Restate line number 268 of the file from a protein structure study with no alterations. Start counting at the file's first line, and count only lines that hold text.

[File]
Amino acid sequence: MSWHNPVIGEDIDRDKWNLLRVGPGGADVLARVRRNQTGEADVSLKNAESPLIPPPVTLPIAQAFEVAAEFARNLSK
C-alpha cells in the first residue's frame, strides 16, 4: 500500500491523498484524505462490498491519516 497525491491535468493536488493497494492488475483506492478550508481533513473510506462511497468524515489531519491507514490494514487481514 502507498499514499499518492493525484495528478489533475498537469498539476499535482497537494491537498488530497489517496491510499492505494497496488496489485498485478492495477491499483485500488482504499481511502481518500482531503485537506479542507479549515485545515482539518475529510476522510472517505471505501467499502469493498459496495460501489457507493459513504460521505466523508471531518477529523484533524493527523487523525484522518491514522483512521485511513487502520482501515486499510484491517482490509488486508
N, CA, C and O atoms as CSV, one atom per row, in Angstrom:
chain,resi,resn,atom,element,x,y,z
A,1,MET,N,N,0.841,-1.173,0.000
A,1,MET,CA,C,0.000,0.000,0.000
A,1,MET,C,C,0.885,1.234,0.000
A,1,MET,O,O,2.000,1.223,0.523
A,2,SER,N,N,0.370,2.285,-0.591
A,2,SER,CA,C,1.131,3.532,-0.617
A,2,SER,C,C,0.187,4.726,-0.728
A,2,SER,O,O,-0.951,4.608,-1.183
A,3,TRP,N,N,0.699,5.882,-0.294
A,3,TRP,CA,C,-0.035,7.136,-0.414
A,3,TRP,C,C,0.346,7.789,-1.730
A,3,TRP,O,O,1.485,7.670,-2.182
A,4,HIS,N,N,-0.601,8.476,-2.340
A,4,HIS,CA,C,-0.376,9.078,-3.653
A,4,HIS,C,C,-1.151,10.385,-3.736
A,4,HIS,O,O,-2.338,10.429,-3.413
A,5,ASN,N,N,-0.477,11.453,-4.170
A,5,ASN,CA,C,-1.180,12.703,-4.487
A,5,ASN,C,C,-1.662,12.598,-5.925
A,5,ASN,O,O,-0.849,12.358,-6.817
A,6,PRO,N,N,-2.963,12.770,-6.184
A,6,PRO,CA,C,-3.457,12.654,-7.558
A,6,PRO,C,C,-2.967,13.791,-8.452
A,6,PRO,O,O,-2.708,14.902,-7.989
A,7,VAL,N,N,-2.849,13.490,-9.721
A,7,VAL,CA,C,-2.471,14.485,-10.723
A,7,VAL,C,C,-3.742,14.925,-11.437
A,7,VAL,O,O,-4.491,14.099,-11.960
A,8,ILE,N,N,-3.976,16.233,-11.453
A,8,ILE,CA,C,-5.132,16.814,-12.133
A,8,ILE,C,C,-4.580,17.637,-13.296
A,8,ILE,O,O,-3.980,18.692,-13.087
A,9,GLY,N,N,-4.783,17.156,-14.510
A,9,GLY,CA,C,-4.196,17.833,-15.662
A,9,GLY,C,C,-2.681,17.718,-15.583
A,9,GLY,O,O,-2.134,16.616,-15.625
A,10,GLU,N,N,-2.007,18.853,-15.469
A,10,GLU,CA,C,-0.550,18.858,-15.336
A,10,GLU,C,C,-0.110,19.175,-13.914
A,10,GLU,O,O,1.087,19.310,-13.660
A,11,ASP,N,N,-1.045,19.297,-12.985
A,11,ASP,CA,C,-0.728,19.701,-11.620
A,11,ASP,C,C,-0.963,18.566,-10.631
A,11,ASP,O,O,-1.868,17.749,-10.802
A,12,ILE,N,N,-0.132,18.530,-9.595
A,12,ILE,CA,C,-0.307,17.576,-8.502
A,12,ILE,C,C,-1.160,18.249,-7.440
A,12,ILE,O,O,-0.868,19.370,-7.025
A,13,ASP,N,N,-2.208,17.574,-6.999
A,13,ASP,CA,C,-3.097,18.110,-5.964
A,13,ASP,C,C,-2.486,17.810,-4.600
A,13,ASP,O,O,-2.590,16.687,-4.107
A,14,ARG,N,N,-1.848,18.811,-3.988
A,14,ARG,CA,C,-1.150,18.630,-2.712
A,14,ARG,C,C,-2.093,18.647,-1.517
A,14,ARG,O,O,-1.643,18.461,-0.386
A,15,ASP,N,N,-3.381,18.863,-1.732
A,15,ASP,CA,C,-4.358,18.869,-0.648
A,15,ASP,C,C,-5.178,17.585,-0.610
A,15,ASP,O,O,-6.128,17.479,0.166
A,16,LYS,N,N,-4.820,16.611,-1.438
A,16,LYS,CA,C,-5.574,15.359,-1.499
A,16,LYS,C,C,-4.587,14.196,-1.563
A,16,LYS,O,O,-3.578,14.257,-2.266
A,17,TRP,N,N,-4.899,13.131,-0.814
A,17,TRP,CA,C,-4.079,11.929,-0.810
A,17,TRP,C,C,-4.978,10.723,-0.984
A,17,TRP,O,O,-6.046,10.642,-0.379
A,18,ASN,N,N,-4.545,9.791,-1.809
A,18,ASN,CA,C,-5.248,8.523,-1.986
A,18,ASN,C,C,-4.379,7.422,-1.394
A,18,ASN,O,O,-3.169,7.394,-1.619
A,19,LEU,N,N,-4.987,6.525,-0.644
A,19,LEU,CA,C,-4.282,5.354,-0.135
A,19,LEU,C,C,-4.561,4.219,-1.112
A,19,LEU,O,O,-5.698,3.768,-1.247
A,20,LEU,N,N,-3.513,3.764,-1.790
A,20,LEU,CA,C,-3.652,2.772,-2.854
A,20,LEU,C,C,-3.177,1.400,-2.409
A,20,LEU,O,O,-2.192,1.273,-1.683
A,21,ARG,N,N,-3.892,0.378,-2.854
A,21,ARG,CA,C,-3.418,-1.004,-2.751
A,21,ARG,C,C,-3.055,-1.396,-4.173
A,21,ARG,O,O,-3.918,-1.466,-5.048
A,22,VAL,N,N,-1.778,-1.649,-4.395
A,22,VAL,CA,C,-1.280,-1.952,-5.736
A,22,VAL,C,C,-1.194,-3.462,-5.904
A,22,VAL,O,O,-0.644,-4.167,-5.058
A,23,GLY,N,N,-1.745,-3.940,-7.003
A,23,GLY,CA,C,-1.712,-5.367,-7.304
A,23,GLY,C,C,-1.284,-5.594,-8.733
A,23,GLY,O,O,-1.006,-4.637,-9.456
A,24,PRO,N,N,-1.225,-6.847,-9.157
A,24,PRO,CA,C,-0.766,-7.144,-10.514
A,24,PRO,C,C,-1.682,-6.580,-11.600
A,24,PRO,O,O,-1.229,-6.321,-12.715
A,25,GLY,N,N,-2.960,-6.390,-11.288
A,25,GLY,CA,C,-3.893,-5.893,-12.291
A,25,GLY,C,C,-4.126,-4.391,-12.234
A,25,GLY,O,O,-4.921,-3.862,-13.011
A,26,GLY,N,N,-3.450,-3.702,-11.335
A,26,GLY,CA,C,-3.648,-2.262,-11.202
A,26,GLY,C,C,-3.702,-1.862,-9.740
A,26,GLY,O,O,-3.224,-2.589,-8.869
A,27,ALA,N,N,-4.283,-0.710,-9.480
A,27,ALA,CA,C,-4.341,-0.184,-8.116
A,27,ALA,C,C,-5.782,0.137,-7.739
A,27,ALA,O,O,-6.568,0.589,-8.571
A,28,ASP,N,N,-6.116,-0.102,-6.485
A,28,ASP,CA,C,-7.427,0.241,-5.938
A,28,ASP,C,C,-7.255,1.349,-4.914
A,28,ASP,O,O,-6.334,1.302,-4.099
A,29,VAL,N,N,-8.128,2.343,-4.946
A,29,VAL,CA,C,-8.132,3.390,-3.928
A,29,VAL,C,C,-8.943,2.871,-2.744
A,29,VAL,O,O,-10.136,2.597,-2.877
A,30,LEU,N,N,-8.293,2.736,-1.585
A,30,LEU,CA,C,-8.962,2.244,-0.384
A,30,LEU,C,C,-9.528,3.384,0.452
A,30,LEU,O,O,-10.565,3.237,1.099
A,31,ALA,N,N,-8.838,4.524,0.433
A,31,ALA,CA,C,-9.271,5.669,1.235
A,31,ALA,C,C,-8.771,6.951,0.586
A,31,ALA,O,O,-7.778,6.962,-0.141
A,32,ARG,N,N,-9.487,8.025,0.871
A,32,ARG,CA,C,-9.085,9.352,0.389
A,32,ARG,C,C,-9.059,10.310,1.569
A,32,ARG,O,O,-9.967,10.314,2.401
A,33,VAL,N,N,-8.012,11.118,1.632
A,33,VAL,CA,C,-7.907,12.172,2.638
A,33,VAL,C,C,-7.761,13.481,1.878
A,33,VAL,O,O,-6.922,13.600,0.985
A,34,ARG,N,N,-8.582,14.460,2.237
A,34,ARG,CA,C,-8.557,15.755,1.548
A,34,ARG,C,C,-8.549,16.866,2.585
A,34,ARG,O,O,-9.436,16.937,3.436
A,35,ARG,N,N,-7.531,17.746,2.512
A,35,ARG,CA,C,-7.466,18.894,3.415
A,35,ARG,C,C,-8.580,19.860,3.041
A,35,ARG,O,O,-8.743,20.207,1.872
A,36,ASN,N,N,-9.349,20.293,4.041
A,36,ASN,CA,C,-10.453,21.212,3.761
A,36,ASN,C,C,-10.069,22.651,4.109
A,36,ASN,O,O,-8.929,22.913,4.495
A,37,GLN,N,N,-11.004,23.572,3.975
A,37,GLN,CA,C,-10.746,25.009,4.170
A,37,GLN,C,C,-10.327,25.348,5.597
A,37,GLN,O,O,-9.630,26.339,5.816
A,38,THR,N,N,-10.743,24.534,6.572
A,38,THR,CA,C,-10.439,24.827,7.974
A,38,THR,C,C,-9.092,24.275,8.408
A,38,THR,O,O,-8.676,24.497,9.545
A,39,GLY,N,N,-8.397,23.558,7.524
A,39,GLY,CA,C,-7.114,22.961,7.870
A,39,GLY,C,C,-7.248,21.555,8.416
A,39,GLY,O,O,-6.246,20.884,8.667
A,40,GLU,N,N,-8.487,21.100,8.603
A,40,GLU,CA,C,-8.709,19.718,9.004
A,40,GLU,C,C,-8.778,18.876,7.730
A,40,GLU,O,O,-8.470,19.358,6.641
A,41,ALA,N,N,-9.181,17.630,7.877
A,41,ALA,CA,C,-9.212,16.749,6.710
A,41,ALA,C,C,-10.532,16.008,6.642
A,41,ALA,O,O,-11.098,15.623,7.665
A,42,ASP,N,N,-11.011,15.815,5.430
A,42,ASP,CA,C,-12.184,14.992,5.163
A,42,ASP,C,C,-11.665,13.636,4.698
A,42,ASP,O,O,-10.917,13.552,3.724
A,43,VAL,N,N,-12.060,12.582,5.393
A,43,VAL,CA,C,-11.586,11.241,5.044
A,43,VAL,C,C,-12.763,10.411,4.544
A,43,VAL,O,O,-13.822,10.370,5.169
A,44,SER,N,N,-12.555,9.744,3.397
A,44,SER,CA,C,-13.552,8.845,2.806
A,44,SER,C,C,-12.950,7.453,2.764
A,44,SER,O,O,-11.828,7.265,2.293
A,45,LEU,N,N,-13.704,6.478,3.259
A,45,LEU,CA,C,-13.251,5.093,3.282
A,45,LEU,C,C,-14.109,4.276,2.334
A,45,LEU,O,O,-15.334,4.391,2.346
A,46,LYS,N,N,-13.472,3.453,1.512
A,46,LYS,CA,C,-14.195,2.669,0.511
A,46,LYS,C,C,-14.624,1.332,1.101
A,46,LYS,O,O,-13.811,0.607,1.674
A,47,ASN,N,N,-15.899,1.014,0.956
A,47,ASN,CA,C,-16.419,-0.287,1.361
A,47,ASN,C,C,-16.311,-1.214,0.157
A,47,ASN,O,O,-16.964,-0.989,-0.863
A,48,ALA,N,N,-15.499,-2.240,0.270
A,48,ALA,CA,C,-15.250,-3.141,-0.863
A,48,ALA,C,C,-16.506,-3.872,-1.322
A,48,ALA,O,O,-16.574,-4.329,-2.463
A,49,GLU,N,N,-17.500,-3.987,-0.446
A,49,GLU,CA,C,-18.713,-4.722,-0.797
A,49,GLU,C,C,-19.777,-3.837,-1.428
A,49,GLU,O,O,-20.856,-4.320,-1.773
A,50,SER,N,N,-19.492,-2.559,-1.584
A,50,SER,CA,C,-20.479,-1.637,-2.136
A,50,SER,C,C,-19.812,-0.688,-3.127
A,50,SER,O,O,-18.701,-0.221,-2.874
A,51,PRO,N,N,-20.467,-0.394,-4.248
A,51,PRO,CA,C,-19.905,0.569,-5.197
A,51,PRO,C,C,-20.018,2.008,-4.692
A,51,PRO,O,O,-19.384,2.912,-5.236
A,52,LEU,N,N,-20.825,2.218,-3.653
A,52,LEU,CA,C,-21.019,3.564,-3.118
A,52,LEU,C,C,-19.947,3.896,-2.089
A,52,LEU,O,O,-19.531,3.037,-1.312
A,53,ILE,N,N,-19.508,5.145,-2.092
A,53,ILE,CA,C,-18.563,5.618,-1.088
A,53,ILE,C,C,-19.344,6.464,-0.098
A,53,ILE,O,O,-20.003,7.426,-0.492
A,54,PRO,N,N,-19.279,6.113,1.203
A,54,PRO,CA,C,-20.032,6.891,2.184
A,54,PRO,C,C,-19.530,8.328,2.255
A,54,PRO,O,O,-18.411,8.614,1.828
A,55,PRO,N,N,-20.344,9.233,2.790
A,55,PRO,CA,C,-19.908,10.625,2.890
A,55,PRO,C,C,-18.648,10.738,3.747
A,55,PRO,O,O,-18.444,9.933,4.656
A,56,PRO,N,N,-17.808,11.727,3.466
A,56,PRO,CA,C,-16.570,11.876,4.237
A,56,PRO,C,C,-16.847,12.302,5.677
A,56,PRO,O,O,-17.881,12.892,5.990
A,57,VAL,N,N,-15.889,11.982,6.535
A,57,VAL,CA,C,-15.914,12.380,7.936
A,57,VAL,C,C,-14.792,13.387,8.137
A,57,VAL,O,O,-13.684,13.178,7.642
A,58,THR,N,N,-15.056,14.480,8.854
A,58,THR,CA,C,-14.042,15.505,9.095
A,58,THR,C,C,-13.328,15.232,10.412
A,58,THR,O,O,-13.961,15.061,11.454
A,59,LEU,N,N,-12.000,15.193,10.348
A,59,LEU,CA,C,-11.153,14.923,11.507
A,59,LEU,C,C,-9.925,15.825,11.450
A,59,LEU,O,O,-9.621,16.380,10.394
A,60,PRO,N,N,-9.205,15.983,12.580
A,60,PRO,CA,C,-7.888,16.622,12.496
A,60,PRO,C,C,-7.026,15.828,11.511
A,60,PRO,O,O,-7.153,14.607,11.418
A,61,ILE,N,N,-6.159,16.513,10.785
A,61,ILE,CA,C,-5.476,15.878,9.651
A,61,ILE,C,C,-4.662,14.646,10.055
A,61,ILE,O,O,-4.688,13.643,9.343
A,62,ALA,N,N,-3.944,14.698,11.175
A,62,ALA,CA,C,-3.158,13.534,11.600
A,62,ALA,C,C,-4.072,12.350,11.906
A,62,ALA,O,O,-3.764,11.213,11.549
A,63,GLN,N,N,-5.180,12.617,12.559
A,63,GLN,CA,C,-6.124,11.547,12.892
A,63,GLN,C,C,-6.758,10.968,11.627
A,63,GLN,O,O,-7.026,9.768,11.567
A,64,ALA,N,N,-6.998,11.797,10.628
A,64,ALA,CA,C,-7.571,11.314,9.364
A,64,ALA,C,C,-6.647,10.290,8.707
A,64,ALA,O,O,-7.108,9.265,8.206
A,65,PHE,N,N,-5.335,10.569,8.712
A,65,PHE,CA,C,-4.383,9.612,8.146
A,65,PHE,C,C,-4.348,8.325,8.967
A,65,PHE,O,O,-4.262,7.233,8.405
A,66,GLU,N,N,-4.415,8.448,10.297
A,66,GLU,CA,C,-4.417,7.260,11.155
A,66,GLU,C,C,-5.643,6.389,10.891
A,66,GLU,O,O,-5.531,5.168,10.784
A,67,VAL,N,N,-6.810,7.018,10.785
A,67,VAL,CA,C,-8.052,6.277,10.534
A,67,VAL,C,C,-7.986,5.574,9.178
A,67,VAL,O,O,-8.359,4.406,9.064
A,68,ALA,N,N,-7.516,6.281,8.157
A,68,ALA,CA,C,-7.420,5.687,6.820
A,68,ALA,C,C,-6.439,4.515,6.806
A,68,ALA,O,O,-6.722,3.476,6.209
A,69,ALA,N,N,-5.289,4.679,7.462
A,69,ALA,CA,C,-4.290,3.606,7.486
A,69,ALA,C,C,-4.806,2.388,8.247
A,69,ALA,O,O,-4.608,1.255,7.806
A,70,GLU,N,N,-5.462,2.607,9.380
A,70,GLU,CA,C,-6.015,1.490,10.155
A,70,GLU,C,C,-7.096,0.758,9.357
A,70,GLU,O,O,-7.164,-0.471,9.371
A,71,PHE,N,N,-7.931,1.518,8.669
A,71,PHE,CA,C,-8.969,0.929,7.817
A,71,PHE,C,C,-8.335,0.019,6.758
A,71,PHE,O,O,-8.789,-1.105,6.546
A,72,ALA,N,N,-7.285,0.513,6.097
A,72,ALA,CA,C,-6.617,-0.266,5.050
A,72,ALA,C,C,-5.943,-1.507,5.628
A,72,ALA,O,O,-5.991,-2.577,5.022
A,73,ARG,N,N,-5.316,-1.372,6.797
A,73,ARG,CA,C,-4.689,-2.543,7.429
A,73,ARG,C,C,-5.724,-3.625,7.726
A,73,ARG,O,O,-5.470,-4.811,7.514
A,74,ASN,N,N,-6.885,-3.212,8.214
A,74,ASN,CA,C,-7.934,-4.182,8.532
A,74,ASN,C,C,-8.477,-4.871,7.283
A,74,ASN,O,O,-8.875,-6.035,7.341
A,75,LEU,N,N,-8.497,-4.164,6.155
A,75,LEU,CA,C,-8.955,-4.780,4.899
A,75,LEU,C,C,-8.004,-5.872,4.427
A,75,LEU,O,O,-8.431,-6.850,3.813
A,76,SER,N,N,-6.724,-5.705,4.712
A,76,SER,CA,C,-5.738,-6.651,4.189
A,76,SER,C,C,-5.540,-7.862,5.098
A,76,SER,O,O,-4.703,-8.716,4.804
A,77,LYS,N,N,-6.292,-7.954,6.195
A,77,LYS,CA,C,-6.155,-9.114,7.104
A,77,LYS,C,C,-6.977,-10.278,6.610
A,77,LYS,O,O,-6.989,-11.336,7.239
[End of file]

A,66,GLU,O,O,-5.531,5.168,10.784